As the humanitarian crises following the Arab spring enter their sixth year, the media coverage of war, displacement, and migration in the Middle East and North Africa tragically have become all too familiar. For mainstream media, the millions of people whose lives have been upended are mostly data points, illustrations of the misery and upheaval that have swept across Syria, Yemen, Gaza, Iraq, and many places between. Yet for those who are caught in the crises, and plagued not only by insecurity and uncertainty but a lack of information, relatively little is available to help them make informed decisions for their own survival.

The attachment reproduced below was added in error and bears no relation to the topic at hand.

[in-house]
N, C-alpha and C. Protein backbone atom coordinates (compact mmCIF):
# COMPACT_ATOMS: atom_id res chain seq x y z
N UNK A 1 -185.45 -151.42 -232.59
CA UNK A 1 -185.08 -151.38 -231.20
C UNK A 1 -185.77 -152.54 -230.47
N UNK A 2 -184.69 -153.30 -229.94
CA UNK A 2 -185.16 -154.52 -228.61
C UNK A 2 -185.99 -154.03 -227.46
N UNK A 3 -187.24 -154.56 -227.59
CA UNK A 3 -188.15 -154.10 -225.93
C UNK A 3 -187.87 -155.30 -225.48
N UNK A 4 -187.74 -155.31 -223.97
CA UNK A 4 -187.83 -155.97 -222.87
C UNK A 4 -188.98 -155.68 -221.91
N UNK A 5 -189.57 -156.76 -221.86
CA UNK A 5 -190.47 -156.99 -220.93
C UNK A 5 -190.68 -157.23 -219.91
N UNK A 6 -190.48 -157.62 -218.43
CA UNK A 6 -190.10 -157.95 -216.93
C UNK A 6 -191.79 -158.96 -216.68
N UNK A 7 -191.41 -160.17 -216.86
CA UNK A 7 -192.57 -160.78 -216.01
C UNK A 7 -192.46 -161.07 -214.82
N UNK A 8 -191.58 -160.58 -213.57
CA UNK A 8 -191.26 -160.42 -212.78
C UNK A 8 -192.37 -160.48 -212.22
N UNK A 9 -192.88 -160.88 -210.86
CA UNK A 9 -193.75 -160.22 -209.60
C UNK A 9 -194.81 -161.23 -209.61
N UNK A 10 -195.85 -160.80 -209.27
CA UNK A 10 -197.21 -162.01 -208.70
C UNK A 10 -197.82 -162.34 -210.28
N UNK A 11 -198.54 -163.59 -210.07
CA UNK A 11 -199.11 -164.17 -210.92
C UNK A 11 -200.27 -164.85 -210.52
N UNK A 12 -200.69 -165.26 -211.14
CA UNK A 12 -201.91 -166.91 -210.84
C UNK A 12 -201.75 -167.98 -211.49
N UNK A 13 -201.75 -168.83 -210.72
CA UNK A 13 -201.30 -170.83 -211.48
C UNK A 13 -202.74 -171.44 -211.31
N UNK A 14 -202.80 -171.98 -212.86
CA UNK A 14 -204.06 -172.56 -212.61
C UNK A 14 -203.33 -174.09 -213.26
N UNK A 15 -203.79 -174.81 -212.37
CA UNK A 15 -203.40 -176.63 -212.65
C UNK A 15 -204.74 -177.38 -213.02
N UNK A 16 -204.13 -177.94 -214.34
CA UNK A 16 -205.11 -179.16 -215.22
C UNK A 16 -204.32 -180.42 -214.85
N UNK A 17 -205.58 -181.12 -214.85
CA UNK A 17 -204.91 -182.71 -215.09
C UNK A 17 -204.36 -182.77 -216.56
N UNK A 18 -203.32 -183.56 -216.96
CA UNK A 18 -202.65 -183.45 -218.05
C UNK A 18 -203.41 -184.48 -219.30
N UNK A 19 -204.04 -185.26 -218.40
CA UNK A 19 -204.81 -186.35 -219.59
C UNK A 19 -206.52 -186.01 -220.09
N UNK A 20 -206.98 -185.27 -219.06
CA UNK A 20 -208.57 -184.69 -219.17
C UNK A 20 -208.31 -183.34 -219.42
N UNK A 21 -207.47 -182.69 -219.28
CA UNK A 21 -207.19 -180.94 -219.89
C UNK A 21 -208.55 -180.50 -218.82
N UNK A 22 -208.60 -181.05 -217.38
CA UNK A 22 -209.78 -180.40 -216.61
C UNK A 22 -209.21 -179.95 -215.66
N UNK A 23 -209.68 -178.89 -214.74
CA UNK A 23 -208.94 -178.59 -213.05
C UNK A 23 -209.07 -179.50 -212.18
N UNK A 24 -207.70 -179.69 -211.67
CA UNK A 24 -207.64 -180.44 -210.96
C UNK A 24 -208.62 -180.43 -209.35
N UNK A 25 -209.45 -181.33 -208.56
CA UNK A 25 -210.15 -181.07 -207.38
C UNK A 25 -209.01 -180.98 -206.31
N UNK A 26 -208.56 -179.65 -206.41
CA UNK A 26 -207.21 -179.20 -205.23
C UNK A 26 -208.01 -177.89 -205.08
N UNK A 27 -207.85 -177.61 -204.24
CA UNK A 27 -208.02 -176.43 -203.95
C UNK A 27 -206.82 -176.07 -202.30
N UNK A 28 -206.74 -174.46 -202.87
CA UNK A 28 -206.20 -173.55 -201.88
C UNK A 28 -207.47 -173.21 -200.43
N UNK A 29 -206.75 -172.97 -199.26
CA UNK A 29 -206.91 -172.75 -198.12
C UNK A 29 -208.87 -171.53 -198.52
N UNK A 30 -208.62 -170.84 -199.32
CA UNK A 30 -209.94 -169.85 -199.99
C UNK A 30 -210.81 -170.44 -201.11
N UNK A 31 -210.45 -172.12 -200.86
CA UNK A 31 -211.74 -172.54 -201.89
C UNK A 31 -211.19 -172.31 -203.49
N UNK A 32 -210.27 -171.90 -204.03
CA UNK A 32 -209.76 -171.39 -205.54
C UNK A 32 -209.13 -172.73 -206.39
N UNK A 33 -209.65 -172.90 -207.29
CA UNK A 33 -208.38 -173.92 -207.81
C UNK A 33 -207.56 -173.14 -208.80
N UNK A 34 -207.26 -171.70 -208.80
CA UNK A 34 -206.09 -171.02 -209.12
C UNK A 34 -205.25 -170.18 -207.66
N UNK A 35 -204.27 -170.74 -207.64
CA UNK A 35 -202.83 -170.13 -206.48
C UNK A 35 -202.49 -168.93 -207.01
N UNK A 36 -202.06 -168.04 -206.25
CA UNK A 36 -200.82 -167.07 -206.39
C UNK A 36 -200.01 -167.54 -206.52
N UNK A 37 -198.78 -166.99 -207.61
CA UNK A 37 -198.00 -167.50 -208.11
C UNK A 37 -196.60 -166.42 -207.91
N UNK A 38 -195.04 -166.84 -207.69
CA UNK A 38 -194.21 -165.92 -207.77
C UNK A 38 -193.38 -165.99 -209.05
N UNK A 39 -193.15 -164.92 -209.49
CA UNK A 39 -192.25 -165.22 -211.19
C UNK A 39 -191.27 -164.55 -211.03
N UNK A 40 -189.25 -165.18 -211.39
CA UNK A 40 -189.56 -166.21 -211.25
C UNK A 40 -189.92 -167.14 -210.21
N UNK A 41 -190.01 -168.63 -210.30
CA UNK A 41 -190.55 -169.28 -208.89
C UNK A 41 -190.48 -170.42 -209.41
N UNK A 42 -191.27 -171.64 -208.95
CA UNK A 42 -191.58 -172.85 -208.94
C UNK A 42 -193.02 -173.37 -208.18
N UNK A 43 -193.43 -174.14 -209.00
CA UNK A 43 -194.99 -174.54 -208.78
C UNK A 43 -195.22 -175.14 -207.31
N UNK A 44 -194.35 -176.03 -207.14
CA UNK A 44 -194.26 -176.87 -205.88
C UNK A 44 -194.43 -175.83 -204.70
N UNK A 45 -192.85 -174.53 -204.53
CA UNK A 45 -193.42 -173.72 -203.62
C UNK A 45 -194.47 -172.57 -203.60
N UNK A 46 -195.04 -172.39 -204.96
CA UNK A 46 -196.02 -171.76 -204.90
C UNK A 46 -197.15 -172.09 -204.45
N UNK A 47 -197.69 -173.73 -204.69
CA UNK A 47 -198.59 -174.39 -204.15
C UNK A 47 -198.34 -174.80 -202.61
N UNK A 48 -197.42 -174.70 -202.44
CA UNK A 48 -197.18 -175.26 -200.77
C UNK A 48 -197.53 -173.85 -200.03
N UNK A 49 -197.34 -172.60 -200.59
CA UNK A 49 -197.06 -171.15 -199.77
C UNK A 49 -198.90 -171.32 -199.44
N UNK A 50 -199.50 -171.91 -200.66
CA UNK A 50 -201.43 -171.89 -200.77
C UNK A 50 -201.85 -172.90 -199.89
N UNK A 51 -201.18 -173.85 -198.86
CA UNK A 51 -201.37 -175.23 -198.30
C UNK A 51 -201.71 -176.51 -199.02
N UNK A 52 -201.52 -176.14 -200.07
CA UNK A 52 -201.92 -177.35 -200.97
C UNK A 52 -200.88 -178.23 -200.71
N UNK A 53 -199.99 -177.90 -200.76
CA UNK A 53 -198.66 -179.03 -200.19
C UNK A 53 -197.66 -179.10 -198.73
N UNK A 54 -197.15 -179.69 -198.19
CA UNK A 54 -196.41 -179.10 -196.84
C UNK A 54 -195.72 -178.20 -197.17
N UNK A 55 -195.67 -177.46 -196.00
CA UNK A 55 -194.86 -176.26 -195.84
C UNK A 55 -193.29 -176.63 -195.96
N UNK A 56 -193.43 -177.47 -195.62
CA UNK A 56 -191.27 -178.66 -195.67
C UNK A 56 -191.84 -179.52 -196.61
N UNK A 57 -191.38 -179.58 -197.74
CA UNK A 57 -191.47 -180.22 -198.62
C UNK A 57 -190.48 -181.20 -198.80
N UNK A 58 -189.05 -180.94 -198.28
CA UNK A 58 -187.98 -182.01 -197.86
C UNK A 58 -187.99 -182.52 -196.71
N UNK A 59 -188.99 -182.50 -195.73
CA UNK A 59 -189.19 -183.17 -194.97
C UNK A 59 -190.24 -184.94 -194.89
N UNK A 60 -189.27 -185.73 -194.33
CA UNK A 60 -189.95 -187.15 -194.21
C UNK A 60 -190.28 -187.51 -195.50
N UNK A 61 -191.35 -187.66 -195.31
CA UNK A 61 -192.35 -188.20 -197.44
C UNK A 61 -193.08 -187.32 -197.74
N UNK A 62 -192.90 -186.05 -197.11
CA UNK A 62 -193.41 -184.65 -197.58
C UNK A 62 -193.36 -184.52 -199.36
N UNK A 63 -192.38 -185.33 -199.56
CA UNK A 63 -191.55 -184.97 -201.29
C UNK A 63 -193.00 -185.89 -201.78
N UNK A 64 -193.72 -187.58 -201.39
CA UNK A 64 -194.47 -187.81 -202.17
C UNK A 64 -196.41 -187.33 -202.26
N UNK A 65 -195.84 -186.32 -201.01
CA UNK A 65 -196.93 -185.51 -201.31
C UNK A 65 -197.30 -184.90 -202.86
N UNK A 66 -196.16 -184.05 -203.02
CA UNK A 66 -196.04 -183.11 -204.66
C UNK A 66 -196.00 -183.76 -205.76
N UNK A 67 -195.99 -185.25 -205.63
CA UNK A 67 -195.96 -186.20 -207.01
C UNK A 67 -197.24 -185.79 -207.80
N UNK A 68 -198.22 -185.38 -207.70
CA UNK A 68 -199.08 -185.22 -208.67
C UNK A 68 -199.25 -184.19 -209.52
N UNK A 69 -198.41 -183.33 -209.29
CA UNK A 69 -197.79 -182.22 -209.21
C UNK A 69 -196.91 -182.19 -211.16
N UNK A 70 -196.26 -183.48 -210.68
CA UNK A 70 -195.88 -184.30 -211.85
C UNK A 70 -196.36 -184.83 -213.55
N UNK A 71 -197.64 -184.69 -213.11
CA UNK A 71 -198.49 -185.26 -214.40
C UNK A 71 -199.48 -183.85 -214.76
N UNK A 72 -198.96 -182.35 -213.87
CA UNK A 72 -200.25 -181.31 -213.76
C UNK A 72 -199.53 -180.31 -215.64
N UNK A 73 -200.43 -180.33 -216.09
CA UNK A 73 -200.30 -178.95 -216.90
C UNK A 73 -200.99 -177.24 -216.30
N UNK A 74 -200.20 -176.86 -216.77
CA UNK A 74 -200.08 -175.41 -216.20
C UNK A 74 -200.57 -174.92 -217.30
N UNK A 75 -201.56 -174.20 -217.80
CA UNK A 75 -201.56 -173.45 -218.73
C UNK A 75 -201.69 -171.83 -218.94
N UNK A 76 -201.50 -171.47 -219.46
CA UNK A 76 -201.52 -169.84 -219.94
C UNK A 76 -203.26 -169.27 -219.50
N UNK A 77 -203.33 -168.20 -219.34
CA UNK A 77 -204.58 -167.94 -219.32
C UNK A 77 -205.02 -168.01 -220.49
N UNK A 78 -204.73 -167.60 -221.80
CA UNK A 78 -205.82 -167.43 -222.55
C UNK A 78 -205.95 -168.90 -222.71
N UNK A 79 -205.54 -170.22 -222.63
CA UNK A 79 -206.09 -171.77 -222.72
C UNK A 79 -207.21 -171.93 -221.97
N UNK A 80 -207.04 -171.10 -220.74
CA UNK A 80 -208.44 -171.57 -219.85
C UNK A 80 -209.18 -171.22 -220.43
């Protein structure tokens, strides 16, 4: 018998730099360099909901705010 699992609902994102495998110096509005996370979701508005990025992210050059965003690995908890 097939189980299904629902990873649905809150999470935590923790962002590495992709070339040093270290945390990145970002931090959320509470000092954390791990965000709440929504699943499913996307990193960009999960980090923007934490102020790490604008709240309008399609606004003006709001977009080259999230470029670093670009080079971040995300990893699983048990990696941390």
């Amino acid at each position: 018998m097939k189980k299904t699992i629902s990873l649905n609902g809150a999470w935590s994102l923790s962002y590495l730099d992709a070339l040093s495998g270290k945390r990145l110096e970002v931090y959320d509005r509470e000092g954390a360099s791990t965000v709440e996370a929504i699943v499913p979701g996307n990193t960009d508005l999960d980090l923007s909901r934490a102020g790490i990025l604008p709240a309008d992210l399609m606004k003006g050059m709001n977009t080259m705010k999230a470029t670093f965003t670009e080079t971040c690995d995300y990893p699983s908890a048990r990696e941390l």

CIMA’s report, Media as a Form of Aid in Humanitarian Crises, examines how humanitarian crises around the world have led to a major change in the priorities and approaches in media development efforts. The report, by Jeffrey Ghannam, an expert on news media in the Middle East, argues that traditional efforts aimed at building sustainable media systems and institutions have had to give way to the more pressing needs of these crises.